Are you having trouble meeting the eBook needs of your community? We asked Ellyssa Kroski, Director of Information Technology at New York Law Institute, what tips she has for balancing community needs while staying within the library budget.
Q: Can you tell me about a time when you found a creative solution to a limited budget?
A: Here at The New York Law Institute we are a small non-profit subscription library which serves law firms. We’re always searching for ways to balance providing valuable electronic resources to our patrons and staying within our budget. With this in mind, we found a way to offer our members a robust eBook collection which now consists of 89,000 titles valued at nearly $14 million dollars without any up-front costs! We did this by opting for a patron-driven acquisitions pricing model in which we don’t incur any charges for the eBooks that we offer (and have cataloged in our OPAC), until someone checks them out. Even then, we have measures in place to “rent” the eBooks three times to really make sure they’re popular before auto-purchasing them on the fourth checkout. Our library patrons don’t have any idea of what happens behind the scenes, it’s all seamless to them and instant. All they know is they have access to a huge collection of eBooks that can be accessed instantly from anywhere they are located. My tip for other librarians would be to don’t give up just because you have a limited budget; there’s always a solution out there. Sometimes you just have to be a little creative.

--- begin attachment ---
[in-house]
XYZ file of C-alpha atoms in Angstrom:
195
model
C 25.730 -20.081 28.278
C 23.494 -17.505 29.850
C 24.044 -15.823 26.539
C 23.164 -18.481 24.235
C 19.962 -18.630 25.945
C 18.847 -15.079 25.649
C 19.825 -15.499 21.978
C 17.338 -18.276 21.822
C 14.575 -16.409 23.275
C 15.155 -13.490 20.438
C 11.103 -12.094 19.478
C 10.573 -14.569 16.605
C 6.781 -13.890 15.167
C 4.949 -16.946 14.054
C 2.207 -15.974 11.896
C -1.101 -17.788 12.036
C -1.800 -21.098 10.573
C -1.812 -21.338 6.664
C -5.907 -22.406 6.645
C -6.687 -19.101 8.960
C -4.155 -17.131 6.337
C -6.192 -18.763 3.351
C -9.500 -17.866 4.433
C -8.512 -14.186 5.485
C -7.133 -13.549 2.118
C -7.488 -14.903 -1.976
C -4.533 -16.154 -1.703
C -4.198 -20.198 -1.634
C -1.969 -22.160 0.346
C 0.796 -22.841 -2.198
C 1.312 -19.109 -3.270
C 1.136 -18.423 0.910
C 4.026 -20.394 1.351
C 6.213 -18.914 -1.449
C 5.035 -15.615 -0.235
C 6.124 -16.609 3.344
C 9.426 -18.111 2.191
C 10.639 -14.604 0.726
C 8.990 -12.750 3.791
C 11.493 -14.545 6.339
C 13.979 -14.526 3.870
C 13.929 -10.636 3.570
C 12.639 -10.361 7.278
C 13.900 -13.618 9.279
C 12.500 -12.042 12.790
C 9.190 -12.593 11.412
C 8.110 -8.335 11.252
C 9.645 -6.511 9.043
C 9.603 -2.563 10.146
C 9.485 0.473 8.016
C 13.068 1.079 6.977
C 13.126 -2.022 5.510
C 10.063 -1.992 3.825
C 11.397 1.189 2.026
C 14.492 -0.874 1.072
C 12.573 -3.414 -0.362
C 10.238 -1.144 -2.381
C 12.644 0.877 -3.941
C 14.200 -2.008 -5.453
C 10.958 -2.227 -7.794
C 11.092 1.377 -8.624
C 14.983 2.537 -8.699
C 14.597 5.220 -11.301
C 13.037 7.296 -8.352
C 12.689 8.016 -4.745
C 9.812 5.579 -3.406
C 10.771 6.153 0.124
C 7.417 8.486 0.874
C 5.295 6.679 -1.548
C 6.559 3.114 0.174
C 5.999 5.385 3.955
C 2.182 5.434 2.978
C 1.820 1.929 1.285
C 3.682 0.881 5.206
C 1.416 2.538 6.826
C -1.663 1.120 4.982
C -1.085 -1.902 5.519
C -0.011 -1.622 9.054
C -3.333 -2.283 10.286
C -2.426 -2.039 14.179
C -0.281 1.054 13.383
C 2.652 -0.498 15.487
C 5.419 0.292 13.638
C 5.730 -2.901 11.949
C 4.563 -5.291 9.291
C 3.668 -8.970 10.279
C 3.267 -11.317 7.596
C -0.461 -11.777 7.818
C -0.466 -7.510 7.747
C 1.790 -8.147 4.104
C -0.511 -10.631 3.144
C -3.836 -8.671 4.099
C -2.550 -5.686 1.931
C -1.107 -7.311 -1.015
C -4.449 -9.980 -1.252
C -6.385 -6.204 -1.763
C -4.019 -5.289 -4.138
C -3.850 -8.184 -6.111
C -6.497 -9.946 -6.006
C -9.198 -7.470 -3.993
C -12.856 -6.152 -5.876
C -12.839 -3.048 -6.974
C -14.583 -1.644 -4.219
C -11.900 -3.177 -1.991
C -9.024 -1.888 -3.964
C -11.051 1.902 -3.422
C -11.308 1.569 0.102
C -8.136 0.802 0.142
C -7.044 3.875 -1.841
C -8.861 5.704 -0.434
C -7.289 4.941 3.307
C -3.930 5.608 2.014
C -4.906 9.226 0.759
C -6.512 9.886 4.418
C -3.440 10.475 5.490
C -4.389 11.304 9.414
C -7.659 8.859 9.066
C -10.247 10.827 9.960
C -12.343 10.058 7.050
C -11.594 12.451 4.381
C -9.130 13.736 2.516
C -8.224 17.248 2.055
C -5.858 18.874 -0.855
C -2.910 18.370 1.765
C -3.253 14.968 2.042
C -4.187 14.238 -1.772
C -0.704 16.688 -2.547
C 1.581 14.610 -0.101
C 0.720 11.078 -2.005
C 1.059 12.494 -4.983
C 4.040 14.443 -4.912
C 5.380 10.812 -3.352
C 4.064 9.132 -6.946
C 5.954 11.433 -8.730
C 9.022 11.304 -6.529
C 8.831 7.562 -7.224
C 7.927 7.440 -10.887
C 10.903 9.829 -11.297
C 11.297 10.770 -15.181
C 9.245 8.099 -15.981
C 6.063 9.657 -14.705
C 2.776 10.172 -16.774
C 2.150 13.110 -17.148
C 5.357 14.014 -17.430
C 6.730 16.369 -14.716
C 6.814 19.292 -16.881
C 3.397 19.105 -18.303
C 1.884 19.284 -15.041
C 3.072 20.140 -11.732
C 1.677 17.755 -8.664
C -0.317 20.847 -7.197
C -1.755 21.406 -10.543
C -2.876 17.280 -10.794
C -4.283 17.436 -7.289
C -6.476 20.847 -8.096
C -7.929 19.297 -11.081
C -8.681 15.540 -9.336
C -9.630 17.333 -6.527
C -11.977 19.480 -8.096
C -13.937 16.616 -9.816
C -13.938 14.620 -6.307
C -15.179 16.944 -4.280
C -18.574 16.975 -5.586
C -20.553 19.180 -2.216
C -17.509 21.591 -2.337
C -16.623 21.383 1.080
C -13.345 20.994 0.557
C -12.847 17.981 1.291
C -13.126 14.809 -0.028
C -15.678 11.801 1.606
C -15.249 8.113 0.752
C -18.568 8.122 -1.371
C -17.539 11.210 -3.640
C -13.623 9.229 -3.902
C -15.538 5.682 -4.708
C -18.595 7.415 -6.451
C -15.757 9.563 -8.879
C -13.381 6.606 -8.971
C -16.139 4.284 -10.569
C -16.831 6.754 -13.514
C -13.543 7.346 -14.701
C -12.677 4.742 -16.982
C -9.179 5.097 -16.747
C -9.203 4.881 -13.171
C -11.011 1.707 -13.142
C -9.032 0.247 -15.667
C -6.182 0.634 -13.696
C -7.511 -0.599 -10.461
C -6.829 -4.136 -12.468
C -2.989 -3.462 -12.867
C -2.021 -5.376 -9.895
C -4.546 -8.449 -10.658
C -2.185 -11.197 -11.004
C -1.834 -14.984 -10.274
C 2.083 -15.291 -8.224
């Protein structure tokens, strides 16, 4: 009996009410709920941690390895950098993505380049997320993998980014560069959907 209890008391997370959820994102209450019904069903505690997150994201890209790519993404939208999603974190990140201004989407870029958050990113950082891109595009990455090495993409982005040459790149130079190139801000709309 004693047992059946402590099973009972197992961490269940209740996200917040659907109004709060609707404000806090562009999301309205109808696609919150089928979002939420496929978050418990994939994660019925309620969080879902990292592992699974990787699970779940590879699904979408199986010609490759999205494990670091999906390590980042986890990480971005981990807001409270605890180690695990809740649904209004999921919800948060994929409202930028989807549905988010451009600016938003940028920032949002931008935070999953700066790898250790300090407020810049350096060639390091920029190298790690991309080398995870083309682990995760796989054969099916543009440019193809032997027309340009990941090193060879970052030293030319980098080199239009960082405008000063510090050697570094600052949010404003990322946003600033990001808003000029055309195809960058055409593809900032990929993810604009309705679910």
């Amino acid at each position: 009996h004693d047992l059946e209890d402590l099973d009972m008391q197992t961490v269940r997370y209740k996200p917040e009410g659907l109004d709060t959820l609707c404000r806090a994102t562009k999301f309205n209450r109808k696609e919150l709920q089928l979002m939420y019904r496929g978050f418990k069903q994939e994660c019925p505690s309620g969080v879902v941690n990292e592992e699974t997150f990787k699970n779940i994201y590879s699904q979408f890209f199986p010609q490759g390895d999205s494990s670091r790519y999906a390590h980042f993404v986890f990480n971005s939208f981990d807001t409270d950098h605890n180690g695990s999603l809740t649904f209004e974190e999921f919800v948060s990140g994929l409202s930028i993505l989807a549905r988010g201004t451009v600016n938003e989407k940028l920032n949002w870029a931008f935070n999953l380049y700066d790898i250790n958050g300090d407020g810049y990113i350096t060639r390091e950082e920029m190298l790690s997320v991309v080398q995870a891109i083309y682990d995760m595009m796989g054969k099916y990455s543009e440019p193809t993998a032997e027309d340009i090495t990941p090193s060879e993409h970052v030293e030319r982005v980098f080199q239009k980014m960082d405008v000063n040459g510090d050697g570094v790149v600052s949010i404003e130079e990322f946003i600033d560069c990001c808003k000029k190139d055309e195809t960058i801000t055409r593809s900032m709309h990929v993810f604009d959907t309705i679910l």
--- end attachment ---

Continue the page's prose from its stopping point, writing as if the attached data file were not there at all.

Q: Is the patron-driven acquisitions model available to all libraries or did you have to negotiate for it?
A: We got this program through an aggregator who offers this package as well as a subscription-based ebrary offering.
Q: Why did you decide to use an aggregator?
A: One of the other benefits of the aggregator we used is its unique non-linear lending feature which enables us to have an unlimited number of patrons check out the same eBook at the same time. With this model you are allowed up to 325 loan days per year for each copy of a title. So for example if 10 people checked out the same eBook for 1 day, then that would count as 10 of the loan days. When/if you’ve used them all up before the end of the year, you can buy an additional copy, although we haven’t come up against this as of yet.
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